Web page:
How FDA Drug Review Contributed to the Opioid Epidemic

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Scholars argue that FDA should use larger health data sets in its approval process for high-risk drugs.

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Tens of thousands of Americans have died from prescription opioid abuse since 2016, and millions more have exhibited misuse and dependence symptoms during the same period.

Recently, several health law scholars have argued that the U.S. Food and Drug Administration (FDA) is partly responsible for the nationwide opioid epidemic. They claim that FDA’s current regulatory oversight process for high-risk drugs like opioids fails to take into account sufficient information about their safety and efficacy.

FDA’s current regulatory approval process narrowly focuses on clinical trial data to evaluate the health impact of drugs, overlooking broader public health effects such as those created by opioid addiction, according to a recent paper by Patricia J. Zettler, Margaret Foster Riley, and Aaron S. Kesselheim. The federal agency should instead turn more consistently and frequently to broader sources of data—such as studies on population health impacts of high-risk drugs—when it decides whether to approve drugs or withdraw them from the market, argue Zettler and her coauthors.

Drug manufacturers typically resort to tightly controlled clinical trials to prove—through the use of “substantial evidence”—that their products have benefits that outweigh risks, which is a requirement under current FDA regulations, say Zettler and her coauthors.

But the particular sample of individuals included in a clinical trial often does not represent the population that ends up using the drug, assert Zettler and her coauthors. Indeed, researchers have an incentive to keep human variability to a minimum when selecting a sample of patients for a clinical trial. For this reason, they will study the effect of a drug on one population subset—people with lower back pain, for example—and disregard others, even if studying multiple subsets would paint a better picture of how patients react to the tested drug.

Assuming FDA approves a particular high-risk drug through its benefit-cost analysis of clinical trial data, FDA will continue to monitor the approved drugs through several mechanisms, including its Adverse Event Reporting System.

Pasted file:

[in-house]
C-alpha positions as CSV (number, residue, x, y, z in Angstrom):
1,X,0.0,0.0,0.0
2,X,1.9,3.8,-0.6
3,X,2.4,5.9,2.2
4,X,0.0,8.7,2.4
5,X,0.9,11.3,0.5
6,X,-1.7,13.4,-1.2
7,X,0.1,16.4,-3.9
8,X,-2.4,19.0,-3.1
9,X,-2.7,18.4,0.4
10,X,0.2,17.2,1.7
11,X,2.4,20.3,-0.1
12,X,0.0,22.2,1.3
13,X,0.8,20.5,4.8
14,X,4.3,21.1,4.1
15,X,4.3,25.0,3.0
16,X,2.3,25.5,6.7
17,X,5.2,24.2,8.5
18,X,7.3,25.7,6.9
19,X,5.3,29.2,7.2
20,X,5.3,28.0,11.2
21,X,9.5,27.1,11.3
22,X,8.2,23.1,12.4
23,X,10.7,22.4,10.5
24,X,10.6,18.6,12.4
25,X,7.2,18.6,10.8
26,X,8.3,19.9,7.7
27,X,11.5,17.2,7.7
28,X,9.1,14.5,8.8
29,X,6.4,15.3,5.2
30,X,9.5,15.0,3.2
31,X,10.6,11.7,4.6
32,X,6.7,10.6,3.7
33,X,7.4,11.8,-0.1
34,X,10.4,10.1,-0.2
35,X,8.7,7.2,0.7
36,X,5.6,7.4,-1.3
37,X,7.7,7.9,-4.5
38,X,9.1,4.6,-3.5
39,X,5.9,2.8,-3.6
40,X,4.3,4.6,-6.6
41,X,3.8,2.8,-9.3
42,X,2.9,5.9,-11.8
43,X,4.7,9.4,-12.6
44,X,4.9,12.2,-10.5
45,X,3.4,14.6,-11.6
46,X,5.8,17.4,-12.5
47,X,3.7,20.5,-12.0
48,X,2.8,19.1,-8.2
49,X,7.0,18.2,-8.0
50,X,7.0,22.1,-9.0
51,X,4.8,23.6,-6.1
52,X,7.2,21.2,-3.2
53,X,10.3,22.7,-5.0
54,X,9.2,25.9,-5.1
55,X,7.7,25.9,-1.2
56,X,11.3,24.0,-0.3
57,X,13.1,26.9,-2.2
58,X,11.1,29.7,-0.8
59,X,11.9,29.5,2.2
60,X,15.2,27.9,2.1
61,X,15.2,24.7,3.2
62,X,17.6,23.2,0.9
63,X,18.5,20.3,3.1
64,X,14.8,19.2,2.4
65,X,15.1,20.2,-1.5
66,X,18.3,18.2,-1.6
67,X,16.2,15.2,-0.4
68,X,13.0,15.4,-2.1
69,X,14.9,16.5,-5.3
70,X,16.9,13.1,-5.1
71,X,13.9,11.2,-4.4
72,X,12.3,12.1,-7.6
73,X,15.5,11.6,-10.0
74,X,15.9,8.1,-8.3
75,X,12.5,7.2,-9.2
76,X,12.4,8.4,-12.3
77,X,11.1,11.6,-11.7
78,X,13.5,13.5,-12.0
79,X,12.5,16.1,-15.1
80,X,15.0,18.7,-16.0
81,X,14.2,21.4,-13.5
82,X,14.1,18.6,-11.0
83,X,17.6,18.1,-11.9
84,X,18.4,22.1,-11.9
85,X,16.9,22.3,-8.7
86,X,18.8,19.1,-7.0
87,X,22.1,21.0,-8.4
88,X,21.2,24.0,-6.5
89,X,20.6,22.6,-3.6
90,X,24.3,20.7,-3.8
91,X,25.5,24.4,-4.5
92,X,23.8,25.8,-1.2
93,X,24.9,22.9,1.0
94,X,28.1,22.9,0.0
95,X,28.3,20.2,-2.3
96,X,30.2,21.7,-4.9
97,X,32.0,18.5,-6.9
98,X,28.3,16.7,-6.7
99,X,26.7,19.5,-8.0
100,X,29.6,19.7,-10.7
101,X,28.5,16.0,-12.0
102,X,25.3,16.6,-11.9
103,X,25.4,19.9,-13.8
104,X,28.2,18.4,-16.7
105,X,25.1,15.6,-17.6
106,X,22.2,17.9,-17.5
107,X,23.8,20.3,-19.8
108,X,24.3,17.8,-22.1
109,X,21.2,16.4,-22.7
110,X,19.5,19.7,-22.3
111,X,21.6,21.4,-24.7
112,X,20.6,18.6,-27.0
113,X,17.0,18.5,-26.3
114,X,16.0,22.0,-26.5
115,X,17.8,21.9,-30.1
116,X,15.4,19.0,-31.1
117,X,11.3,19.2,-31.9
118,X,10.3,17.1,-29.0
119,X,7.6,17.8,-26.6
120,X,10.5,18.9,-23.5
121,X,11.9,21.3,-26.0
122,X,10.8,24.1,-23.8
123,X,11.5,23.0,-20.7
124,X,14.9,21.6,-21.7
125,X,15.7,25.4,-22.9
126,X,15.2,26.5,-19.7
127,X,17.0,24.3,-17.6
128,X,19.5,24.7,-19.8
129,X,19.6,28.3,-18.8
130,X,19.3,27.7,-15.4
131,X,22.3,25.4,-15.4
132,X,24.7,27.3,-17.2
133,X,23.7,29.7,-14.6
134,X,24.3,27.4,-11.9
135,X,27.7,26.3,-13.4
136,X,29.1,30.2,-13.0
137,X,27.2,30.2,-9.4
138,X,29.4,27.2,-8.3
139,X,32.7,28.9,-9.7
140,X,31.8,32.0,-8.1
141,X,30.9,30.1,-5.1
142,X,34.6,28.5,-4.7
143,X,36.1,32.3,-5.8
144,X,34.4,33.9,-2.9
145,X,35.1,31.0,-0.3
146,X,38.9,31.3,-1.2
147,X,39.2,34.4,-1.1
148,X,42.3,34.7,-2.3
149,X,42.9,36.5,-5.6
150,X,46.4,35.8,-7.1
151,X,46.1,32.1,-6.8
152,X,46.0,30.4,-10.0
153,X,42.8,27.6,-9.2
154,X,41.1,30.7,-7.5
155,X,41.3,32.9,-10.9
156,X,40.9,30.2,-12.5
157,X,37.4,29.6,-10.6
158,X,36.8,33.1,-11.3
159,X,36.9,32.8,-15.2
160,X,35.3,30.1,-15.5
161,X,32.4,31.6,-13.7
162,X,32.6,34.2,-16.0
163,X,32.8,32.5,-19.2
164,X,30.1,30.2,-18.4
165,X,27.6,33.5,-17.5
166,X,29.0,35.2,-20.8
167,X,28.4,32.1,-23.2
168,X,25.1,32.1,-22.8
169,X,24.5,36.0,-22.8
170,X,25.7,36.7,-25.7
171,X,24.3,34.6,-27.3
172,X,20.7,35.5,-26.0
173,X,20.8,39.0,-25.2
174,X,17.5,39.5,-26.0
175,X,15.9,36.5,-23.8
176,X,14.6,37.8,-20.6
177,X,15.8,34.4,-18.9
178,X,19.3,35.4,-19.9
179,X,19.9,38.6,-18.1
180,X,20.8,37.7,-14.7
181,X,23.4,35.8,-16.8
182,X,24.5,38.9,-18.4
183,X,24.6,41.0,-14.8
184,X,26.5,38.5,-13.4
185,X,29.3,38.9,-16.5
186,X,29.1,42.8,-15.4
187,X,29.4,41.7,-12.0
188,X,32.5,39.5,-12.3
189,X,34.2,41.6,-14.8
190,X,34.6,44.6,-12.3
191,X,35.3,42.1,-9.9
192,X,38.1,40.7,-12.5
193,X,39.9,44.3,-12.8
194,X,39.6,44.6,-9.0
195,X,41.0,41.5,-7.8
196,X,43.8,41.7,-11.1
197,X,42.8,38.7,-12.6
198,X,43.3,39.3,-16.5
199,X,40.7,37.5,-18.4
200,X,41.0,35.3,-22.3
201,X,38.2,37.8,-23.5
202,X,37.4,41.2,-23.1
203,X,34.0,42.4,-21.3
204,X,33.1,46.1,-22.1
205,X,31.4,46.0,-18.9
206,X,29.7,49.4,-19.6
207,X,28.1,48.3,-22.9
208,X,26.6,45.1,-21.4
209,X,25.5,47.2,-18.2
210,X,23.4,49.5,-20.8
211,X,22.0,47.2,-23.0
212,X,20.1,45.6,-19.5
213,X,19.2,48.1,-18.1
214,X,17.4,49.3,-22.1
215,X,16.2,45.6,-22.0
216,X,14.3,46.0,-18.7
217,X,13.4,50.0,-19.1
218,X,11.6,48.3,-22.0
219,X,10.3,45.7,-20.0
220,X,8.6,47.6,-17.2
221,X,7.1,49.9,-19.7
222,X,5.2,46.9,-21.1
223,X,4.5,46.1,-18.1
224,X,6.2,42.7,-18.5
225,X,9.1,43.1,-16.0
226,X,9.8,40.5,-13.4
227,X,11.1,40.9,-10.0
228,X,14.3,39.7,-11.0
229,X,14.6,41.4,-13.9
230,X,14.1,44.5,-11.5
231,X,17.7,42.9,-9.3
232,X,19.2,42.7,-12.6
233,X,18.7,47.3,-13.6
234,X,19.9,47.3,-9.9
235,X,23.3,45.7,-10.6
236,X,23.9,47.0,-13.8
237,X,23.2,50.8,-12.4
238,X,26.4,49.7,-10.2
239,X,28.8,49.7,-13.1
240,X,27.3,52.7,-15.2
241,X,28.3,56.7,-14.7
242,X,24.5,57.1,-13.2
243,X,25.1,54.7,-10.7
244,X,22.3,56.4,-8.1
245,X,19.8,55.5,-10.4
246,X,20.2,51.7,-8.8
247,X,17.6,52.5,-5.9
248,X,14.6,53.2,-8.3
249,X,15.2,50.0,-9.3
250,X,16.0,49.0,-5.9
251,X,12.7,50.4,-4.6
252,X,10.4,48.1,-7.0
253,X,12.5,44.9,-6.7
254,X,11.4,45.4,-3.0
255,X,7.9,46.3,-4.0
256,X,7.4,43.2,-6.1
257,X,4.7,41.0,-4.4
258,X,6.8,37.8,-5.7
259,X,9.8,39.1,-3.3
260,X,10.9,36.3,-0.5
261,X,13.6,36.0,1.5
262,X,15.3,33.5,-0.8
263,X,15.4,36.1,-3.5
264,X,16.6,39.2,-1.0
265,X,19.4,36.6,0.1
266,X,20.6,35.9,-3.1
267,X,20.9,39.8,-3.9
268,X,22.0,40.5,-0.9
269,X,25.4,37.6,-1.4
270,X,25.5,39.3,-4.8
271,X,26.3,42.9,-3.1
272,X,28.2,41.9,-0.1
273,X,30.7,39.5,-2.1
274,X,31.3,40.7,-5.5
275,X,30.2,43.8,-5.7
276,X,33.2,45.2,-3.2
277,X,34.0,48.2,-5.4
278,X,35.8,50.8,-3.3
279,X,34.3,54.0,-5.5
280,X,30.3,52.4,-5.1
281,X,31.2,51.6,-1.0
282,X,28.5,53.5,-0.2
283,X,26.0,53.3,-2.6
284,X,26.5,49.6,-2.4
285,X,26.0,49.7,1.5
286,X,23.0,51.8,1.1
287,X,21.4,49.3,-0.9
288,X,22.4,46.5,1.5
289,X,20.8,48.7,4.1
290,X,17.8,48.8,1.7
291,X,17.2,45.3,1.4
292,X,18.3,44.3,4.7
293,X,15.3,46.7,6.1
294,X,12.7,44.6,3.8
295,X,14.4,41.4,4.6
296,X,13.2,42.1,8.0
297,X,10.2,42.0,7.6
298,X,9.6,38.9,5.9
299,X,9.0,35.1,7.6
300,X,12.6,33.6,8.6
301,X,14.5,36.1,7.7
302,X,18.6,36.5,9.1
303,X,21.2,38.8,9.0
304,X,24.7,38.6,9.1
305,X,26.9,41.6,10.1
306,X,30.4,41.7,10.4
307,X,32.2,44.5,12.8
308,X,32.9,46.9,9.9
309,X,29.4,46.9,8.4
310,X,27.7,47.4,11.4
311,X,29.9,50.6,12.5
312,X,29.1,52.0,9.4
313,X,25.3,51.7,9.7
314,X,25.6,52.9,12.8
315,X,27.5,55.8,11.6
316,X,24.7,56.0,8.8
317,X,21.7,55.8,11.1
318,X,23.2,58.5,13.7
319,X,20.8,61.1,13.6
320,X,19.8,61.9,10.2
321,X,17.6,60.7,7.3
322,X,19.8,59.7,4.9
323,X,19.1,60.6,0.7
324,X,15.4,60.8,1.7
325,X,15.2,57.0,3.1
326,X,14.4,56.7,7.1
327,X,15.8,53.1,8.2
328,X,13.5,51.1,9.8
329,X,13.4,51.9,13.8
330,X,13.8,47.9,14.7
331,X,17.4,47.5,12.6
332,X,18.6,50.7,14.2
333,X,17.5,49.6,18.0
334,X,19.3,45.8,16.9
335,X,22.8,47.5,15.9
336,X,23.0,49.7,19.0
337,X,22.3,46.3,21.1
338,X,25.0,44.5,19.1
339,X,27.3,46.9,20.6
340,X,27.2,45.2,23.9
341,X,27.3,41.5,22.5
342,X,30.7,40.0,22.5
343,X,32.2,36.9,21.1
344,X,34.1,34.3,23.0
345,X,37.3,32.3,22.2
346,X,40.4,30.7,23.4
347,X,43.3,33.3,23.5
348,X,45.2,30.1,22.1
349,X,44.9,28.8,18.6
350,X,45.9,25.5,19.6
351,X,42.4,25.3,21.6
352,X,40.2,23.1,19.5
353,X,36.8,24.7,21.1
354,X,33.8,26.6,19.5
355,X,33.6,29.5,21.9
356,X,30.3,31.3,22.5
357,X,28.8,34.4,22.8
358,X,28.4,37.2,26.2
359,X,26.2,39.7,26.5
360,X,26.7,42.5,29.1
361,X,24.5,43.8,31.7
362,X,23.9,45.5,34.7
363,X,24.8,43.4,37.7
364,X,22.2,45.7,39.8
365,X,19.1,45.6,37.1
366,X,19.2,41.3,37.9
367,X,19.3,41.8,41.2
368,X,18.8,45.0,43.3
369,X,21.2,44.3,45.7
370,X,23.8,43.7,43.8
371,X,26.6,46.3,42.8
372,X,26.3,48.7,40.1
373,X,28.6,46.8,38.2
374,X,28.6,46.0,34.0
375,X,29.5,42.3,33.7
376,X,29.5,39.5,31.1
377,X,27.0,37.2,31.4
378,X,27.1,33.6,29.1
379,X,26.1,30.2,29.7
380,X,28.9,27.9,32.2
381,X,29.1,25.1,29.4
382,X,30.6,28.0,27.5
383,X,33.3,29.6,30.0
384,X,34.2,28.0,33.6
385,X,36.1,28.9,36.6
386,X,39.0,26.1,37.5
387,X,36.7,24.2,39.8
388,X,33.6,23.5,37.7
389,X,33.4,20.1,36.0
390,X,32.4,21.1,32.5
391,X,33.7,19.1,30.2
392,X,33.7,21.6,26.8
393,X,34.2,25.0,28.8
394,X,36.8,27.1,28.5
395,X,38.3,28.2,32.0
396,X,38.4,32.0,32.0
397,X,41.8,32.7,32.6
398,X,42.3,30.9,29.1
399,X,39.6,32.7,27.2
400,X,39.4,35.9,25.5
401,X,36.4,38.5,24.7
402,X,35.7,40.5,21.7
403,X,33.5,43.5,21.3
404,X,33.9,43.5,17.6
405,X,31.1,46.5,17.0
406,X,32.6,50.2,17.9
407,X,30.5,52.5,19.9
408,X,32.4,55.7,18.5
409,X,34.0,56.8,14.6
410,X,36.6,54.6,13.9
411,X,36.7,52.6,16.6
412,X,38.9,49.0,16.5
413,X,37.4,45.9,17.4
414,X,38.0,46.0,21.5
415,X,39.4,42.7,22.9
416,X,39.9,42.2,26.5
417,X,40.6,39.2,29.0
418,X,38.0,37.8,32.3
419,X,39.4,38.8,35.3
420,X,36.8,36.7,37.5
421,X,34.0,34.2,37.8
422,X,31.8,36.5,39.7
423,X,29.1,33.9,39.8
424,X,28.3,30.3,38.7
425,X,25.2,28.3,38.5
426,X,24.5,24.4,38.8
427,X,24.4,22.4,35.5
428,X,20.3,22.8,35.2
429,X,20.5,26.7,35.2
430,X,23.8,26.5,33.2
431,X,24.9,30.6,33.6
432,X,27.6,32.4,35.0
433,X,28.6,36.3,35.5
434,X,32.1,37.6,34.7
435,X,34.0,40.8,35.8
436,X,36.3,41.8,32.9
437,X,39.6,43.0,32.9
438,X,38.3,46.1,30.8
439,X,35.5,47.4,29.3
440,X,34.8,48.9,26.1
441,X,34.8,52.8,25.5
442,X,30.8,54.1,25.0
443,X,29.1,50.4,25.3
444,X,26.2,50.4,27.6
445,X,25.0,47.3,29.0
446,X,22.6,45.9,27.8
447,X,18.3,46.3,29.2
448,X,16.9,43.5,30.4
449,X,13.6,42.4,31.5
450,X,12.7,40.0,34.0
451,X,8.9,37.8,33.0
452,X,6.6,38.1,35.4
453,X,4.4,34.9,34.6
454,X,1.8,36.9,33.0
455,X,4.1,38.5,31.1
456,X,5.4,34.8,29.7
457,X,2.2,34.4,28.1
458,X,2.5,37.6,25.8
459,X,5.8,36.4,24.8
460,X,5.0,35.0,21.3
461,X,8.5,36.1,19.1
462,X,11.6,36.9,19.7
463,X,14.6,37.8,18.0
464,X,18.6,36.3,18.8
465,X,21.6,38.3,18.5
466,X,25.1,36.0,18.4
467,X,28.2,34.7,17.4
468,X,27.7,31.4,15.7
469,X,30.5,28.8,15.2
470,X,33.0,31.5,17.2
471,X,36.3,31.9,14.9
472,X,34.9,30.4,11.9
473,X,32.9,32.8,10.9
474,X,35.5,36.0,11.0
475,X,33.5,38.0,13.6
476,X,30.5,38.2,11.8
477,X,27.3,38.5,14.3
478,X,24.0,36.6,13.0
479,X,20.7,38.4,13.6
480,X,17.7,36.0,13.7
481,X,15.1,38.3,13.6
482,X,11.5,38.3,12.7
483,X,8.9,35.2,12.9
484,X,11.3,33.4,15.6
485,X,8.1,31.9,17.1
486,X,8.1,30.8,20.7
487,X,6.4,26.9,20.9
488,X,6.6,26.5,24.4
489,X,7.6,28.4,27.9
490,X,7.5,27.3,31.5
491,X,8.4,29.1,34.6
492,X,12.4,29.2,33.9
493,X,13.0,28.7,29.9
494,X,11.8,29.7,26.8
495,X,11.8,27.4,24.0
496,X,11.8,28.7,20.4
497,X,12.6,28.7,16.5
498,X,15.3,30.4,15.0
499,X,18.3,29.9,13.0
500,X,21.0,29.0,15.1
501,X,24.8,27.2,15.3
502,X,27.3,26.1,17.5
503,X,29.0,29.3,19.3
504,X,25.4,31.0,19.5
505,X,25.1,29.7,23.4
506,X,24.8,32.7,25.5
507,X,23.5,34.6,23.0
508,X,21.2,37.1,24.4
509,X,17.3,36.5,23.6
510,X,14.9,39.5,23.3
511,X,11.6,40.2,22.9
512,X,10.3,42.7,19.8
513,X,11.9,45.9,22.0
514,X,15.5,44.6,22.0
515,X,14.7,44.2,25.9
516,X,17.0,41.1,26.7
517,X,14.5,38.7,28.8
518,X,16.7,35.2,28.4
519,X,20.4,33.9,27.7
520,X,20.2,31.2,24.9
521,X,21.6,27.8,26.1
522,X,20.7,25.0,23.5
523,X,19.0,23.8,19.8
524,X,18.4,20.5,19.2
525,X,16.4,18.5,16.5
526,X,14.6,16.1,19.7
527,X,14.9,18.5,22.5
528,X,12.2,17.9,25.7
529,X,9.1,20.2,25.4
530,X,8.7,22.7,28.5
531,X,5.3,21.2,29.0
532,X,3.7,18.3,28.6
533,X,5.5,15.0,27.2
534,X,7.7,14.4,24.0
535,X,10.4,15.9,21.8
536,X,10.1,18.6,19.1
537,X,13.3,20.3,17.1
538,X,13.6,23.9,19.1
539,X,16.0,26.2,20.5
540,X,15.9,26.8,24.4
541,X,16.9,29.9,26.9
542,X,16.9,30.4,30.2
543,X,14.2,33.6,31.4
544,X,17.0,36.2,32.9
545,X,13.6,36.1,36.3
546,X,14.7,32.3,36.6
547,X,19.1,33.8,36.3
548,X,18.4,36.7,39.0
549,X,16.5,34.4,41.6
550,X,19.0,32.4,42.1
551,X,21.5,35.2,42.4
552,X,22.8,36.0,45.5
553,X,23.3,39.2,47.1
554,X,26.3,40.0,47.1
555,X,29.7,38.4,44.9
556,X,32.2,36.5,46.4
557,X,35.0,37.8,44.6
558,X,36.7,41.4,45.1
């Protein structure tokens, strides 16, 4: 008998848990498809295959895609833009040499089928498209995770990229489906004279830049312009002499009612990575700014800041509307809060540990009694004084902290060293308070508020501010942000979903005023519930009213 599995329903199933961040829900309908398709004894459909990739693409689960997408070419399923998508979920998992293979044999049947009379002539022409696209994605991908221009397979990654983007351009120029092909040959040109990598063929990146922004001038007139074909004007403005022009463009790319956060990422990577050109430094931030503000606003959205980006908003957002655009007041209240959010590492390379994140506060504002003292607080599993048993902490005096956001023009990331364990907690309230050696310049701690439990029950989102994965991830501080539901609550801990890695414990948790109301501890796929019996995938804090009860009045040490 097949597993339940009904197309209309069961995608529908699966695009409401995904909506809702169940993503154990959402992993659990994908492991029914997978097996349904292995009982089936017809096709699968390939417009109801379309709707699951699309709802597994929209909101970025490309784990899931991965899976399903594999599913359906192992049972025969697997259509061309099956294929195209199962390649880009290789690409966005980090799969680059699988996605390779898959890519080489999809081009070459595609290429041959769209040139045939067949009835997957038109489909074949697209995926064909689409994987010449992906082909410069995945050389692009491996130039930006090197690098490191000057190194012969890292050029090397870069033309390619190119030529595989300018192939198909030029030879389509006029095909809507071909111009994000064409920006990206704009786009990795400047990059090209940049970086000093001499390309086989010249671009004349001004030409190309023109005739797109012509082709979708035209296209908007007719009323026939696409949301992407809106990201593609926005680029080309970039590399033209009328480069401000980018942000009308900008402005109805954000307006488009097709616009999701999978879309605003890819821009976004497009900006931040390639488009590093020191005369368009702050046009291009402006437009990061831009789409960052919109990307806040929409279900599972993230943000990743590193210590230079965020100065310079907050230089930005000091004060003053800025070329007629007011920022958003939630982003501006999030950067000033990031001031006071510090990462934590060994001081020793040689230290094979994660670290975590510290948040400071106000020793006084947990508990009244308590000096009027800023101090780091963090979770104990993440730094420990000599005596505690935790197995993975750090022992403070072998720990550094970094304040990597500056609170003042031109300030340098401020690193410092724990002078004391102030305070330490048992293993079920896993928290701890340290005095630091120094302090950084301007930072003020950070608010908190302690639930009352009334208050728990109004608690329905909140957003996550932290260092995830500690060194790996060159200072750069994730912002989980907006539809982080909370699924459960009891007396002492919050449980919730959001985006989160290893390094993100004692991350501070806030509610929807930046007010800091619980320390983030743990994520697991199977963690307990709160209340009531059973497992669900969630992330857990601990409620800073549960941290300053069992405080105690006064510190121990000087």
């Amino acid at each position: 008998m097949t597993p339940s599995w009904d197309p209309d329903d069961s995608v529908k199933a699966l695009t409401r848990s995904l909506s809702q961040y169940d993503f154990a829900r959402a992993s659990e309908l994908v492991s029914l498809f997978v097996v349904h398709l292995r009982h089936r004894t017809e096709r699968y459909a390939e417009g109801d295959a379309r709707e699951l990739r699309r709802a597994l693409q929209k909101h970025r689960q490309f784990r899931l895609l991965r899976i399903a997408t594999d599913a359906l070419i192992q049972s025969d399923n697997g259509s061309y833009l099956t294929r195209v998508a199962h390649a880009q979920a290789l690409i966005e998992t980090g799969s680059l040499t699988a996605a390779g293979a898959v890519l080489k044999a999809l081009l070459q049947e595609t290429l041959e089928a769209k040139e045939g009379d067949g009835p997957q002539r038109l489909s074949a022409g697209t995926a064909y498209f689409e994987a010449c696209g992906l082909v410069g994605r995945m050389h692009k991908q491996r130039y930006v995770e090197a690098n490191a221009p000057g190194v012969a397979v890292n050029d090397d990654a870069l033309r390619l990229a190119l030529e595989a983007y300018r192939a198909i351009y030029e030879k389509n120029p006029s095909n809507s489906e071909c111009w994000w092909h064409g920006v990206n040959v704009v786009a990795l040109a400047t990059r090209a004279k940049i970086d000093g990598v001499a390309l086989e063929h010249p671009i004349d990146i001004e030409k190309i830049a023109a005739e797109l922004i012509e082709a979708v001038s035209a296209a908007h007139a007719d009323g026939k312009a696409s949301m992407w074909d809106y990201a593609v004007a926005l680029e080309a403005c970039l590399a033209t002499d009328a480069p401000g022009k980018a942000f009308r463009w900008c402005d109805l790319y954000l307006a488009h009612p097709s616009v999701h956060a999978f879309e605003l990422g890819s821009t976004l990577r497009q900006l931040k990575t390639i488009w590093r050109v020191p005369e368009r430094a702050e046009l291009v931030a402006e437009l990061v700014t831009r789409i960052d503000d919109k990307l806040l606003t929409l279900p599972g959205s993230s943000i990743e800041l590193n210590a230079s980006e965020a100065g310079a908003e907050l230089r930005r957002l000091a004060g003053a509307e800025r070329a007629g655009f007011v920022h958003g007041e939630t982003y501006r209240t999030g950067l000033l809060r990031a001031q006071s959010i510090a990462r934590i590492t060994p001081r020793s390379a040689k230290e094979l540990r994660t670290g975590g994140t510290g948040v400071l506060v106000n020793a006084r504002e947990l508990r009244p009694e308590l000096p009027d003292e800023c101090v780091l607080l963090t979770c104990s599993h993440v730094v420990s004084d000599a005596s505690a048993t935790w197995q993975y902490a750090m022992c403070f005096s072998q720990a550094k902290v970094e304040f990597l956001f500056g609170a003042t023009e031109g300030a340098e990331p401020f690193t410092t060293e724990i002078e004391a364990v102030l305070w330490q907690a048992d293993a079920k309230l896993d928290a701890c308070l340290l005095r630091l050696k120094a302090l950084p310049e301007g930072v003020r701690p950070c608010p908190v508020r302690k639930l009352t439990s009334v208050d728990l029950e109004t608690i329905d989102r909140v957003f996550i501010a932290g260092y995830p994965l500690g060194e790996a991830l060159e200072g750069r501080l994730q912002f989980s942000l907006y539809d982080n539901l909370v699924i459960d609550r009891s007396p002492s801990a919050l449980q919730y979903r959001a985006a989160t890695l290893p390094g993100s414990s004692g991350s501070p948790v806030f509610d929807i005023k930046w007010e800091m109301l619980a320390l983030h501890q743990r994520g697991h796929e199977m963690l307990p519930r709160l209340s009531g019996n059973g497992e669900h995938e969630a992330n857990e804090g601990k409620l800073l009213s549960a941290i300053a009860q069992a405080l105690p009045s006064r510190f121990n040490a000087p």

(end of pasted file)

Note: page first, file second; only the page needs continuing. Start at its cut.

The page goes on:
But the agency does not require manufacturers to report adverse incidents related to FDA-regulated drugs and medical devices when they encounter product flaws, write Zettler and her coauthors. The agency’s Adverse Event Reporting System is completely voluntary, which explains why a mere estimated 10 percent of adverse events actually appear on the database.

According to Zettler and her coauthors, the Federal Food, Drug, and Cosmetic Act (FDCA)—which grants FDA its broad authority to regulate high-risk drugs—allows the agency to demand a wider array of health data in its regulatory approval process. Systematic reform of data protocols and regulatory review of new drugs is possible without any legislative changes, they argue.

The kind of data that Zettler and her authors believe are needed can come from studies that investigate a wide range of potential drug-related problems, such as “off-label drug use”—that is, how and when people use a drug for purposes that FDA has not approved. For example, research has found that patients who misuse pain-reducing drugs containing acetaminophen are at risk of acute liver failure. Several years ago, these findings prompted FDA to remove all high-dose acetaminophen pain drugs from the market by 2014.

Moreover, under current FDA regulations, when a manufacturer submits a New Drug Application to the agency, the application must include all “studies or information related to abuse of the drug.” FDA has used this broad regulatory language—albeit very rarely and unpredictably—to withdraw from the market drugs associated with misuse and abuse, note Zettler and her coauthors.

In a rare instance of such a withdrawal decision, FDA recently requested the removal of Opana ER—a painkilling opioid manufactured and marketed by Endo Pharmaceuticals—from the pharmaceutical market.

The agency issued its request on the basis of research data that revealed an association between injection abuse of Opana ER and an outbreak of HIV and hepatitis C, signaling its ability to make withdrawal decisions on the basis of infectious disease data. Unfortunately, according to Zettler and her coauthors, FDA has not sufficiently applied this ability in the context of the opioid epidemic.

Another evidence-based tool that FDA can use is its power to require a Risk Evaluation and Mitigation Strategy under the FDCA to ensure that the drug’s benefits outweigh its risks. FDA can do so at any time between a manufacturer’s submission for approval of a drug to when consumers can purchase the drug on the market. If FDA decides to require a Risk Evaluation and Mitigation Strategy, it can consider “any known or potential adverse events that may be related to the drug,” such as those reported in epidemiological studies.

But despite FDA’s ability to use larger health data sets to assess the safety and efficacy of high-risk, it has failed to do so in a consistent and systematic way. Correcting this failure will allow Americans to access safer and less addictive drugs, argue Zettler and her coauthors.

Zettler and her coauthors’ paper appears in the Food and Drug Law Journal.